Non-Profit Trusted Source of Non-Commercial Health Information
The Original Voice of the American Academy of Anti-Aging, Preventative, and Regenerative Medicine
logo logo
Glossary Health Tips Skin-Hair

Bruising Questions: The What, Why, and How of Bruises

2 years ago

12332  0
Posted on May 05, 2022, 2 p.m.

Many things can cause a bruise: minor injuries, falls, small collisions. While bruises may hurt, they’re usually harmless. But sometimes, they might be a sign of a deeper problem.

If you bump part of your body hard enough, you can break tiny blood vessels under your skin. But if you don’t break the skin, the blood has nowhere to go. It gets trapped under the skin’s surface, causing a bruise.

When you first get a bruise, the newly trapped blood makes it look pink or red. Over the next few weeks, the body naturally breaks down the blood and absorbs it. So as the bruise fades, it changes colors. This is part of the normal healing process. Some bruises can take weeks or months to heal.

What can contribute to bruising? Some people bruise more easily than others, says Dr. José López, an expert on bleeding disorders at Bloodworks Northwest Research Institute. This can be influenced by many things, including your genes. Other factors, such as diet, can also affect how easily you bruise. For example, deficiencies in vitamin C or K can make you bruise more easily.

Some people may just be more prone to bumping into things. And skin naturally becomes thinner and bruises more easily as you age.

You can take steps to make your home safer from minor bumps and falls. Keep walkways clear of clutter and furniture. Good lighting can also help you avoid bumping into things.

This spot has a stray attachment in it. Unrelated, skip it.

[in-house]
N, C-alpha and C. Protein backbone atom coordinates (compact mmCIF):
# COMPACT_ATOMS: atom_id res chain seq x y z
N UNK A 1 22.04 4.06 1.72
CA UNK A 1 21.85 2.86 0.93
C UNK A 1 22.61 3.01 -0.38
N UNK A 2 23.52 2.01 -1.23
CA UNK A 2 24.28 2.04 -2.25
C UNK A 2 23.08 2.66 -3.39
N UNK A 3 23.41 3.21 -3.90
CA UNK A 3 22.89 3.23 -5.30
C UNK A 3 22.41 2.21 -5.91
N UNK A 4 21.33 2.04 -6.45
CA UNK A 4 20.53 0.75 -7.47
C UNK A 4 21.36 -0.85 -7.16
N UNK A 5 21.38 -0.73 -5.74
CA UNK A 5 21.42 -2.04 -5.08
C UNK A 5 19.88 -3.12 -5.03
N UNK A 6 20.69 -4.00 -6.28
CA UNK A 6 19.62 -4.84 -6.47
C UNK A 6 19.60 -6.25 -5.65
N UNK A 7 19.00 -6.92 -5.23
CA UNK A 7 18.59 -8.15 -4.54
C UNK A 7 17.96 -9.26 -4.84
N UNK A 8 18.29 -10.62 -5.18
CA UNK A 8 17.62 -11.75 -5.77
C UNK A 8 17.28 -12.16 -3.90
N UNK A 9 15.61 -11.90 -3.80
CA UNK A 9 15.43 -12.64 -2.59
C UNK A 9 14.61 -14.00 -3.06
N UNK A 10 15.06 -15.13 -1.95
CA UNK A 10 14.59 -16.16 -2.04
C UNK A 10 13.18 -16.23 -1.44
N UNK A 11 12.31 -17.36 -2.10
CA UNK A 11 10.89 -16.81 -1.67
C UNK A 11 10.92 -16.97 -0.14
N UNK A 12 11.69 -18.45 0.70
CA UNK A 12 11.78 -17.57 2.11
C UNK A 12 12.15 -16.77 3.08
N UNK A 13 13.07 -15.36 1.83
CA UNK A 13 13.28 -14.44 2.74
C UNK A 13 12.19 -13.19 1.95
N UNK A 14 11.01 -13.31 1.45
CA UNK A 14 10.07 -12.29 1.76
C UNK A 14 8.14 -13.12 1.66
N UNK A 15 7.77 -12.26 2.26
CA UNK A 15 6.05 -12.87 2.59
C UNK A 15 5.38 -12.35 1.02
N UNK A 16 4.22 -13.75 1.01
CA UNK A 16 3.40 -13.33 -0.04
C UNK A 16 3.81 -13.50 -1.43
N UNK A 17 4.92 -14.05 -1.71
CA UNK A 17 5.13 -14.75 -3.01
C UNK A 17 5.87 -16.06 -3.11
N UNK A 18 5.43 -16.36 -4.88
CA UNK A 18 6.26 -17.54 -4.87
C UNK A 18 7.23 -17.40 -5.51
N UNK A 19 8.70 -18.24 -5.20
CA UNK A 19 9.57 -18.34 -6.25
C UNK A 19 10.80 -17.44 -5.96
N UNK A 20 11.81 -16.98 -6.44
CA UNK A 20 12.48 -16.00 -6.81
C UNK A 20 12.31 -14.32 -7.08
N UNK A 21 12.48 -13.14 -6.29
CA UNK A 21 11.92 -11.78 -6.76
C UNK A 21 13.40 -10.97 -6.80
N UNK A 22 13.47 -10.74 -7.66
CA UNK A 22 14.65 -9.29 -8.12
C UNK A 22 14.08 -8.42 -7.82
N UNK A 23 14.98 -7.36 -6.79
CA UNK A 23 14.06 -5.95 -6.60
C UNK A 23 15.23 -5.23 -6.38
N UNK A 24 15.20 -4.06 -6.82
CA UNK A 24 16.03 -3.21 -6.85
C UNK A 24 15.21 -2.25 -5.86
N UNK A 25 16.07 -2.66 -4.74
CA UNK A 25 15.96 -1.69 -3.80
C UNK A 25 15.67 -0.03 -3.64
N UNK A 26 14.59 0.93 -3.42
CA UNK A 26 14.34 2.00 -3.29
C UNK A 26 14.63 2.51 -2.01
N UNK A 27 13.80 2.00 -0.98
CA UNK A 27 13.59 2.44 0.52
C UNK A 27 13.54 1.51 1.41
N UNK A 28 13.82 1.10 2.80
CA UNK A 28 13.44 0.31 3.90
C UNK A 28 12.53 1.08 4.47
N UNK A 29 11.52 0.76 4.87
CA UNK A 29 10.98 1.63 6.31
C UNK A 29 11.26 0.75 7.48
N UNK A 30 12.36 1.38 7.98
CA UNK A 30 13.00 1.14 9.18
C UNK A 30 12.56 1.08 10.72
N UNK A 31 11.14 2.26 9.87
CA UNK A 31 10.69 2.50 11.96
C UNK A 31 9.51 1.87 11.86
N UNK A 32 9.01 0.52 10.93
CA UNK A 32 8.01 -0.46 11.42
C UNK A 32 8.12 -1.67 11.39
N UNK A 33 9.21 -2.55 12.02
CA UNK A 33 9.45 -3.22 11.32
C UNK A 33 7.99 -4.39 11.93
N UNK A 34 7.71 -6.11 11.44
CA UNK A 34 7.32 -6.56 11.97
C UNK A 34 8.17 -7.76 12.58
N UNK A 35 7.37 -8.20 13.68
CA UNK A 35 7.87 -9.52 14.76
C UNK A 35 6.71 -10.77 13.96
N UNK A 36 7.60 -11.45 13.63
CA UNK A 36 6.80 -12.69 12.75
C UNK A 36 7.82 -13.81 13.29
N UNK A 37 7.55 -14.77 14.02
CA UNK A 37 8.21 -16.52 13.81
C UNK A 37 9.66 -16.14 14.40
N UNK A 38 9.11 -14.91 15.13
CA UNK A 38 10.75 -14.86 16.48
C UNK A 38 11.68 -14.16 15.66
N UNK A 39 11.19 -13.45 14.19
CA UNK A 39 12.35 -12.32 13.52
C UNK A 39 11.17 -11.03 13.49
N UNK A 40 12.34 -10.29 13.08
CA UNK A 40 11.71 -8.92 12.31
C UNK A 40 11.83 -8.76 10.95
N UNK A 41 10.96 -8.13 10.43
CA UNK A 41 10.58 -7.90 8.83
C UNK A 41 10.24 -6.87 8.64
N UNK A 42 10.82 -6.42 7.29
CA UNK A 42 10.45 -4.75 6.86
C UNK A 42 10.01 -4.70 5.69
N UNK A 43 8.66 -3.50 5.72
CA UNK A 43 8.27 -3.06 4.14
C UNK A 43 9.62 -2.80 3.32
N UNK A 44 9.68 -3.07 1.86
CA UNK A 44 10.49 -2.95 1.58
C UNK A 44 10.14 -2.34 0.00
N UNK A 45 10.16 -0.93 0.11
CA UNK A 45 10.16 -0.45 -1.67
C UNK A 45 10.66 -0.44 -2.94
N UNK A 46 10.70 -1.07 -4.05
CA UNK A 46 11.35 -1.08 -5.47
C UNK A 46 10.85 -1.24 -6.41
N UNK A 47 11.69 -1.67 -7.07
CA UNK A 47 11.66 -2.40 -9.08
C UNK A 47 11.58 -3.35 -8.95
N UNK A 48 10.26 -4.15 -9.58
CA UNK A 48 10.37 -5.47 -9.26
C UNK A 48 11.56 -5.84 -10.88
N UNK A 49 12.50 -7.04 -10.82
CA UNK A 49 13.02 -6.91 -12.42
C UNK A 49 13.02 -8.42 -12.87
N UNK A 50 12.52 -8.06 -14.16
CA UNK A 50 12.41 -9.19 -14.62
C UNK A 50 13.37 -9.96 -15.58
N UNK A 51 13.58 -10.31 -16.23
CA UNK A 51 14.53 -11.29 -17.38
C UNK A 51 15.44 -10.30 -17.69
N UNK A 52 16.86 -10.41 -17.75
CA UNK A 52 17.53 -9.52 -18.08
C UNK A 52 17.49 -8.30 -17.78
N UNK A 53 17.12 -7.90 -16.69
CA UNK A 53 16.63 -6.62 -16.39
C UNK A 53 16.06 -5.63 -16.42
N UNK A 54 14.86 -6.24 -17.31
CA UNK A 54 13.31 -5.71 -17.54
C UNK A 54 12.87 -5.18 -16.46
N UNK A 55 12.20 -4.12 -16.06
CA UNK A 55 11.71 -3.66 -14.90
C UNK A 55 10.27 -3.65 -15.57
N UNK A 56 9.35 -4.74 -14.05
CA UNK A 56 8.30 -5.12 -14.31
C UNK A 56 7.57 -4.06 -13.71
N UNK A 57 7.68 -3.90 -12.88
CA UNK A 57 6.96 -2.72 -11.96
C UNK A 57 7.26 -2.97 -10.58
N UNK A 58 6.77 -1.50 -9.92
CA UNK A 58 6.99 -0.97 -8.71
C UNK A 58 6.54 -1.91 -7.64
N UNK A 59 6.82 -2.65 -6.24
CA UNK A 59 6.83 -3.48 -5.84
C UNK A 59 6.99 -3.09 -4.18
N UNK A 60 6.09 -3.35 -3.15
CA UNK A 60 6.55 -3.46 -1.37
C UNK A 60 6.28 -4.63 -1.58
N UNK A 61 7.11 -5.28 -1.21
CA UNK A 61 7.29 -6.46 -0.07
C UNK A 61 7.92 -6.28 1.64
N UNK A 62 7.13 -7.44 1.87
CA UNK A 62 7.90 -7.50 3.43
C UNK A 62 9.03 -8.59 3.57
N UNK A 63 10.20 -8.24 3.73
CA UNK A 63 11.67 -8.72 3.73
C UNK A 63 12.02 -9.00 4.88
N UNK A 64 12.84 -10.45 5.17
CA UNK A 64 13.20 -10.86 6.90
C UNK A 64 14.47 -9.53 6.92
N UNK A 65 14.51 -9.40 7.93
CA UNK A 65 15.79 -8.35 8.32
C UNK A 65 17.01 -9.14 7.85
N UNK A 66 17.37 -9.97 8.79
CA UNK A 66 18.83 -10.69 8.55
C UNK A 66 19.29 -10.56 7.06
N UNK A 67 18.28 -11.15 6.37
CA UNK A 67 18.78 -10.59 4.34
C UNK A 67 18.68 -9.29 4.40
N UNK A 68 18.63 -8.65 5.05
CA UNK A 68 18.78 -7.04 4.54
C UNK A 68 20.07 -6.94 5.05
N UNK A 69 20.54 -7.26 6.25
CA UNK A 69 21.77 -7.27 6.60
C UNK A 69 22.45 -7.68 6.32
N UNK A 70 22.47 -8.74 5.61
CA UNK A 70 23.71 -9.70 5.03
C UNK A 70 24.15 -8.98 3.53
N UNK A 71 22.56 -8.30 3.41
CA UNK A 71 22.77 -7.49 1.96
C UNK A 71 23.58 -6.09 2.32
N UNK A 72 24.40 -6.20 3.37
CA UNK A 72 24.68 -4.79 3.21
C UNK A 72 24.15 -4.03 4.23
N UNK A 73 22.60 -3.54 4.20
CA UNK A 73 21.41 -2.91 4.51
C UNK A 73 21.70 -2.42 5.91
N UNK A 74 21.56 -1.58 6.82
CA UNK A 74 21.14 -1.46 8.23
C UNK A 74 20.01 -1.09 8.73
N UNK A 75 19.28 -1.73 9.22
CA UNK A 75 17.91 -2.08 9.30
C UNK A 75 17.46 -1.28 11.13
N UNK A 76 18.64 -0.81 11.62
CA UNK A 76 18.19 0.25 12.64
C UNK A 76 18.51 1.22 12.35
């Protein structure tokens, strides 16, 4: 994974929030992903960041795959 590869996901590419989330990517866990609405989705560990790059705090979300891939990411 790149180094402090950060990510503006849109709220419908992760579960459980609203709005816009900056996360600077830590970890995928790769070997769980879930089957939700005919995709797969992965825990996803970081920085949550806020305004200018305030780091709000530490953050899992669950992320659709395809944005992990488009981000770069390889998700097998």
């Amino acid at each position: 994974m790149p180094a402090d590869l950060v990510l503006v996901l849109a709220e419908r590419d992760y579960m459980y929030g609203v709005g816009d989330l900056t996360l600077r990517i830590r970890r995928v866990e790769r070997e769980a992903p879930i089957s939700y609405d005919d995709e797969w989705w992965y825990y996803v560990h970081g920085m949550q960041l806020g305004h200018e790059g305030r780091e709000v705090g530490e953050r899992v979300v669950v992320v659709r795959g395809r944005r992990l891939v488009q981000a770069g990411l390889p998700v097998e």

Bruises may be painful, but they’re usually not dangerous. If a bruise does hurt, an over-the-counter pain killer may help. But some drugs used to treat pain, like aspirin or ibuprofen, can actually increase the tendency to bruise, López explains.

Putting ice on the affected area for a few minutes at a time can help reduce swelling. Wrap the ice in a clean towel to avoid irritating the skin.

If you notice a change in where or how often you’re bruising, consider talking with a health care professional. “If bruising becomes really common, if it’s not provoked, or if there’s a change in your bruising patterns, get it checked out,” López says.

These can be signs that bleeding is happening inside the body when it shouldn’t. Others include a rash made of tiny bruises, called purpura. Or tiny, pin-point sized red spots called petechiae.

Excessive bruising can be triggered by many things. Examples include liver problems caused by heavy drinking or certain types of cancer. It can also be a sign of a rare problem like an inherited bleeding disorder. If you notice someone has bruises regularly, it may suggest serious problems in their home, like domestic violence.

Medications can also be a cause of excessive bruising. Almost any medication has the potential to change the way platelets work in the body, López says. Platelets are tiny, disc-shaped cells that play an important role in helping your blood clot. “They’re one of the things that stop you from bleeding,” says López. Let your health care provider know if you notice bruising soon after taking a new drug.

Bruises may be a sign of a serious problem, but in most cases, they’re harmless. 

When To Get Your Bruise Checked Out

Talk with your doctor if you:

  • get a large bruise or many smaller bruises without a known injury.
  • have signs of infection. These can include streaks of redness around the bruise, oozing, or a fever.
  • have a bruise that does not show signs of healing and fading.
  • get a large or very painful bruise immediately after an injury. This can be a sign of a sprain or broken bone.
  • bruise more easily or more frequently than you used to.
  • notice bruising soon after taking a new drug.

As with anything you read on the internet, this article should not be construed as medical advice; please talk to your doctor or primary care provider before making any changes to your wellness routine.

Content may be edited for style and length.

Materials provided by:

This article is courtesy of the NIH News and Wise Choices.

WorldHealth Videos